Customer Word of Mouth - Both Good and Bad

Word of mouth has always been a double-edged sword. It can be the lifeblood of any business or the downfall. In today’s tech-savvy world filled with instant feedback on social media, staying in front of negative word of mouth is paramount in ensuring your business’s success.

by Stephanie Morrow
updated May 02, 2022 ·  5min read

The Coca-Cola Company learned a valuable lesson firsthand when it launched its My Coke Rewards program. This customer-appreciation program gave customers the opportunity to enter codes via the Internet to redeem for prizes. The program was initially deemed a marketing campaign to increase sales, however Coca-Cola later stumbled into some unexpected bad publicity via Twitter.

A frustrated customer tweeted the difficulties he was experiencing with the rewards program to his more than 10,000 followers on Twitter. Coca-Cola’s head of social media, Adam Brown, then handled the negative feedback quickly by posting an apology on the customer’s Twitter profile and offering to assist him in retrieving his rightful prize. In return, the customer showed his appreciation for Coke’s quick response by changing his Twitter avatar to a photo of himself enjoying their soda and promoting the company in a positive light.

The lesson? Social media can be a great way to promote your products and services to millions of current and new customers—yet this new medium can also be an outlet for negative feedback.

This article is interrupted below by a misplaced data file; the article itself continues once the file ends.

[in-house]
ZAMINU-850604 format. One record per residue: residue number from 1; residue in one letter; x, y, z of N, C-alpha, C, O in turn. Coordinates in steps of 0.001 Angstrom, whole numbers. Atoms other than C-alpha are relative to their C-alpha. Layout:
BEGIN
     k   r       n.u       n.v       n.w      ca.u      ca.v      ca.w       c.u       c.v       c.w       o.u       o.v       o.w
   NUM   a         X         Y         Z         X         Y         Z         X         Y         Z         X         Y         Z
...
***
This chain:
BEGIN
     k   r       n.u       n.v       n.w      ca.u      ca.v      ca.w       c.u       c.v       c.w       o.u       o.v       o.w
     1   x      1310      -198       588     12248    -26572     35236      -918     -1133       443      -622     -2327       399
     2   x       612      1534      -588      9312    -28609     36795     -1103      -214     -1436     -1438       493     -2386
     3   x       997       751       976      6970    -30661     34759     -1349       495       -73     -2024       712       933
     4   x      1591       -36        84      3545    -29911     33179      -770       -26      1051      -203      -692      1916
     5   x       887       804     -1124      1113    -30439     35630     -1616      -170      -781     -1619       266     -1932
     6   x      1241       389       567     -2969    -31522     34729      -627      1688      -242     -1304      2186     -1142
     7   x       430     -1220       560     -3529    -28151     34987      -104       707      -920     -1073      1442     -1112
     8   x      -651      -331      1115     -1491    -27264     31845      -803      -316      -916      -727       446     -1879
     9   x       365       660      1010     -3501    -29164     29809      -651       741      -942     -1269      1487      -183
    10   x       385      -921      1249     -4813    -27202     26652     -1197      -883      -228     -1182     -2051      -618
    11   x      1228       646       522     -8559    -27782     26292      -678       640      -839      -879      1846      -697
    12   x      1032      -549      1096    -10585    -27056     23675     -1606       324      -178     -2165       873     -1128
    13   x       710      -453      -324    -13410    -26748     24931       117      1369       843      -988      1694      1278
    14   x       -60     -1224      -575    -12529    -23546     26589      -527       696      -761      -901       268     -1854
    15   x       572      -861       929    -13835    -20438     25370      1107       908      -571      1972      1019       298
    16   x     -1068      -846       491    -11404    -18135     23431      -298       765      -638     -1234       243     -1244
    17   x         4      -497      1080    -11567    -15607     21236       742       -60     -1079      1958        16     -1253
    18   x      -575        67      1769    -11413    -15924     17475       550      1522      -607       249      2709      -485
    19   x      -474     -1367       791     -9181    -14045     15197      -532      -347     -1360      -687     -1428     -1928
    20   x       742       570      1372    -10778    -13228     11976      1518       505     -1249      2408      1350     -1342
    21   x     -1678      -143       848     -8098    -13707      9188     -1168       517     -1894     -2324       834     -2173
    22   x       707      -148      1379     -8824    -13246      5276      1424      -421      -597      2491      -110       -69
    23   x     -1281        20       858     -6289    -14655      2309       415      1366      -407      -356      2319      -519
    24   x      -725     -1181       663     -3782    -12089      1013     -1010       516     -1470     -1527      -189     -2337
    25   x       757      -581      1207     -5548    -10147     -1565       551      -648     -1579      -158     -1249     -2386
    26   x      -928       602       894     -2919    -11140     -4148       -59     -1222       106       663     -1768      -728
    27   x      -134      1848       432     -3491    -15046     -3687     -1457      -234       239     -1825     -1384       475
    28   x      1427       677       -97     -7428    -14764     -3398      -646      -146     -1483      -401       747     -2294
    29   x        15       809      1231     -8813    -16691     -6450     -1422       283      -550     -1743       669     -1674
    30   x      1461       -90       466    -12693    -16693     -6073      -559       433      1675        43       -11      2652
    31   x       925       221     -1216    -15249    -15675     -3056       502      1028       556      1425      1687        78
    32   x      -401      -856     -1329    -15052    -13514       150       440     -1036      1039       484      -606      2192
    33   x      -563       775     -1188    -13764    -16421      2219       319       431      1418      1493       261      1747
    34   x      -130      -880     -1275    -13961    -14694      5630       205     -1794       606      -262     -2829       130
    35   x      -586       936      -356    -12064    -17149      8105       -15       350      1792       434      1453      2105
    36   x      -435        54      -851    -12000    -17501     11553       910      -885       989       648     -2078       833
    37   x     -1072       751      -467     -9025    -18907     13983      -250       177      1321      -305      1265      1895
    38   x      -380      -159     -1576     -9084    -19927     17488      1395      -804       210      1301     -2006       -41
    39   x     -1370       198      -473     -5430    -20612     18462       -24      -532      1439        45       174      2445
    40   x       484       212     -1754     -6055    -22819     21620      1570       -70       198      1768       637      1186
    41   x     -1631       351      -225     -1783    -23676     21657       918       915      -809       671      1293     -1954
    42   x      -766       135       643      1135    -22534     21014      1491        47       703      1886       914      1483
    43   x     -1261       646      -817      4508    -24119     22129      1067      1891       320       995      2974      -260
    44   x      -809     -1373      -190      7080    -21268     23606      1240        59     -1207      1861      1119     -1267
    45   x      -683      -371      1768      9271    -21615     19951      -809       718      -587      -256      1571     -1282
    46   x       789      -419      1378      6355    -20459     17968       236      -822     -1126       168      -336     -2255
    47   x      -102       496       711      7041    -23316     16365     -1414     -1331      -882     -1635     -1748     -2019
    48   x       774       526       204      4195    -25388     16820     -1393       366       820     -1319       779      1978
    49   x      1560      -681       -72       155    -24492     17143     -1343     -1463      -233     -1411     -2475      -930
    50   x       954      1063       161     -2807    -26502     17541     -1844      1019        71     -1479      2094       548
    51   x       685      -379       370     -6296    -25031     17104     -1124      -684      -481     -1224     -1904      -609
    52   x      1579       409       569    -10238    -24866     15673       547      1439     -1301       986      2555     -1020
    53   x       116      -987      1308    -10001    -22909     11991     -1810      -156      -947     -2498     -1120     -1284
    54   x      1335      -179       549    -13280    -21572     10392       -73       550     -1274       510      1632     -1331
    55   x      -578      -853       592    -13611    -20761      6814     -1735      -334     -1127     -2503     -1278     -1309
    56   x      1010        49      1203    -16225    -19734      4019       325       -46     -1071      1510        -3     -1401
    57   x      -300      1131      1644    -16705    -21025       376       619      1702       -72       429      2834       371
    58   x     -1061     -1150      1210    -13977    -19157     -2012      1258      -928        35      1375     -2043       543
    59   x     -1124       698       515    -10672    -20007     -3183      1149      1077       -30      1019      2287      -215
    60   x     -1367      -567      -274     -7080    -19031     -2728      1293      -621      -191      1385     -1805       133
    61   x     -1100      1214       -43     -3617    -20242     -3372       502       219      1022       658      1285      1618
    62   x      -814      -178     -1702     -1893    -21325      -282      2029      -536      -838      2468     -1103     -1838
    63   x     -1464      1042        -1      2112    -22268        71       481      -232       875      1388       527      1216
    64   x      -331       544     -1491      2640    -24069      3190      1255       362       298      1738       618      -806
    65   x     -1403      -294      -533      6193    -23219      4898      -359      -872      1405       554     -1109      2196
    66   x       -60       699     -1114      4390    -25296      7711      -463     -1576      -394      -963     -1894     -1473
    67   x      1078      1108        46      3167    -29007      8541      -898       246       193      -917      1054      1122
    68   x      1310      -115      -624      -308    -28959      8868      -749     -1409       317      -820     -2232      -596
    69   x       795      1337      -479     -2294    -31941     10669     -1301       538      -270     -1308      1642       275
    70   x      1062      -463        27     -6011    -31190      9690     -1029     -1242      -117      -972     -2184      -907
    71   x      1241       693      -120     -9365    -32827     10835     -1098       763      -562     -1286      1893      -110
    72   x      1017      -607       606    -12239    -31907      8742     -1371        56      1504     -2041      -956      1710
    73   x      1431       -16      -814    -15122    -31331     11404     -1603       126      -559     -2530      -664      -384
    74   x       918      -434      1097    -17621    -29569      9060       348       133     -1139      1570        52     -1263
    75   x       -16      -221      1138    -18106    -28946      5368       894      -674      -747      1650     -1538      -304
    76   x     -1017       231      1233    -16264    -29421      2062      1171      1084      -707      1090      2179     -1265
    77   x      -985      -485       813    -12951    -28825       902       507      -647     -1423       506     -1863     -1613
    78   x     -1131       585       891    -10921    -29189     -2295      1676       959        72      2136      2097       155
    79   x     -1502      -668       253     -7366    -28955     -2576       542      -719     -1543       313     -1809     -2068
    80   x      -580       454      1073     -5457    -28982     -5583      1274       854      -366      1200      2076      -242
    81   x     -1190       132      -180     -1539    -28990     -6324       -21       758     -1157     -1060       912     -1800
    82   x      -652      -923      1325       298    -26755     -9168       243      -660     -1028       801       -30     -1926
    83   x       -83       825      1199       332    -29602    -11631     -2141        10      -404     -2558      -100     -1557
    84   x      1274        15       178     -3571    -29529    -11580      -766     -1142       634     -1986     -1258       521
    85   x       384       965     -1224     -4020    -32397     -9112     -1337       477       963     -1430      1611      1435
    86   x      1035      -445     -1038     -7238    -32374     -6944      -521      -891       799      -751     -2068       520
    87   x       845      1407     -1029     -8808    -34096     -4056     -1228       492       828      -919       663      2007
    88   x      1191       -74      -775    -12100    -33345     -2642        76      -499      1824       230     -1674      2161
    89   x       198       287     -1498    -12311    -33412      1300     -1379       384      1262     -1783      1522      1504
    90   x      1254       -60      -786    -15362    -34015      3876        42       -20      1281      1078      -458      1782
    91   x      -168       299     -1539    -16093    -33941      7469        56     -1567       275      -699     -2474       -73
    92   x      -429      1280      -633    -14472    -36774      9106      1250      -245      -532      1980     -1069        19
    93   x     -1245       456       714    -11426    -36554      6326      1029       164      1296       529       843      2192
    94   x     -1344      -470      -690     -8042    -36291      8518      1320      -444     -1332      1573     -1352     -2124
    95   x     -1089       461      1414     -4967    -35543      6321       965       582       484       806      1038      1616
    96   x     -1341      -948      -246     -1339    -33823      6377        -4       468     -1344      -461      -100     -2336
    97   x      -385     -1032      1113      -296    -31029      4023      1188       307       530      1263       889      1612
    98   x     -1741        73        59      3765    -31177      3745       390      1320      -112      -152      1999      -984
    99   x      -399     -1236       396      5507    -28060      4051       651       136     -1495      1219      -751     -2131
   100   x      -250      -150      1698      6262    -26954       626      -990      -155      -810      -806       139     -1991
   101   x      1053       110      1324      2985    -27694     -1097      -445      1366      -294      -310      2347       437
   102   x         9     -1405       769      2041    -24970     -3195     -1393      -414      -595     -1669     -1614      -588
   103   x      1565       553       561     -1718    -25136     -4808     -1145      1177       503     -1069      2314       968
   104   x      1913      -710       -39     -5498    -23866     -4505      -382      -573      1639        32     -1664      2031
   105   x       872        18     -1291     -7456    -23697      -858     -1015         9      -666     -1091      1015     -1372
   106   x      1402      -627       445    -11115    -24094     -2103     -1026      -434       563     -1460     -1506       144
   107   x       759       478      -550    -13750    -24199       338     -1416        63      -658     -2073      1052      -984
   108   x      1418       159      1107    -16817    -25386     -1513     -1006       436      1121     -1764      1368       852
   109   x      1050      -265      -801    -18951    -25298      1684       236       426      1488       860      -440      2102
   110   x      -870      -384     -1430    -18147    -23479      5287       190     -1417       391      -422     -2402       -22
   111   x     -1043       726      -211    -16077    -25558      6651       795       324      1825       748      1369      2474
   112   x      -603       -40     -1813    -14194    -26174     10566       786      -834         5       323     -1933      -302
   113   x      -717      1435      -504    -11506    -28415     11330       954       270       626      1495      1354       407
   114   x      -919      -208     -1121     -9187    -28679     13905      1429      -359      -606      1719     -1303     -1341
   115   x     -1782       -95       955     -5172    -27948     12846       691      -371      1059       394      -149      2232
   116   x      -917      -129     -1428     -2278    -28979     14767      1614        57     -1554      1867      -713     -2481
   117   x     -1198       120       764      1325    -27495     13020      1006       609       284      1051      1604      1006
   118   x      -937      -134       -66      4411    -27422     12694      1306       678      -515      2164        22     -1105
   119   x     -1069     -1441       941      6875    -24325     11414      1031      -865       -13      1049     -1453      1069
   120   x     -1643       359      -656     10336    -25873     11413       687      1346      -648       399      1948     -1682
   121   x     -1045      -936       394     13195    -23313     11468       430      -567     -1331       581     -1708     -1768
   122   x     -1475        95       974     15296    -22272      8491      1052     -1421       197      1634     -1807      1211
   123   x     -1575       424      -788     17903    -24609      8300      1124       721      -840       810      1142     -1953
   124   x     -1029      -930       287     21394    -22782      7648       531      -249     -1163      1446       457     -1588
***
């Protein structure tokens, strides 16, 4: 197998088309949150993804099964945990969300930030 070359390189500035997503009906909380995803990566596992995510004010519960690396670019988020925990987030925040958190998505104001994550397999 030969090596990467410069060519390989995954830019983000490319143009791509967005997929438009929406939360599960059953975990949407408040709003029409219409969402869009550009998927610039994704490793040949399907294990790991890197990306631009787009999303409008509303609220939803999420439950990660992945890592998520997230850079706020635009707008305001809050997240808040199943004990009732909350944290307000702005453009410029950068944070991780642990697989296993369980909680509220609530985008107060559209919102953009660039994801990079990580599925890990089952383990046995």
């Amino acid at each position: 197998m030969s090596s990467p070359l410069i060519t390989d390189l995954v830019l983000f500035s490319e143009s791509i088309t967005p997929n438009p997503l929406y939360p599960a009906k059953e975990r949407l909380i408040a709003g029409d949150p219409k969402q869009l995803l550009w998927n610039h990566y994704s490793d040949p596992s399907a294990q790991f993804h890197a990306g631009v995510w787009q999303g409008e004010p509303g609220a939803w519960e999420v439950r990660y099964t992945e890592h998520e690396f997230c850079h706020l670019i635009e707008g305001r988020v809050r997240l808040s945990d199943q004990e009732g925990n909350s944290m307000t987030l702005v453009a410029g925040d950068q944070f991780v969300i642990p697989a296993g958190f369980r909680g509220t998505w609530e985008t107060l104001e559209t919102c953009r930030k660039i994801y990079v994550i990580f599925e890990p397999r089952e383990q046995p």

How does a business counter the negative feedback that can come in the form of a Twitter post, a Facebook status or a Yelp! review? Coca-Cola had the right idea—a quick apology, positive customer service and a free giveaway can work wonders in appeasing a frustrated customer with a complaint and a social media account.

Defending Negative Word of Mouth

Like the Coca-Cola example, businesses need to constantly monitor social media posts and react swiftly to negative word of mouth that may be disseminated virtually from an angry customer. Customers are more connected today than ever and companies are vulnerable to being ambushed via Facebook, Twitter, Yelp!, YouTube and other sites that allow users to complain about products and services they deem unsatisfactory.

According to Opinion Research, 83% of consumers have said online reviews influence their purchasing decisions. Fighting negative word of mouth may seem impossible, but below are four defenses that can be used to protect your business’s reputation.

1. Use Social Media to Build Credibility

Coca-Cola became aware of the frustrated customer’s negative tweet because the company constantly monitors social media and any references made about its products. Follow this example by using social media to your advantage and building your credibility through it before you need to defend yourself against an angry customer.

Identify your virtual advocates, key virtual communities and influencers—then build trust within these same groups. If negative word of mouth is ever disseminated in these communities, your credibility can be used as a defense against the negative feedback, allowing you to stop the negative spread more quickly. In addition, use positive reviews to your advantage by publicizing them through your own social media sites and using them to build credibility in the social media realm.

2. Don’t Deter Feedback, Welcome It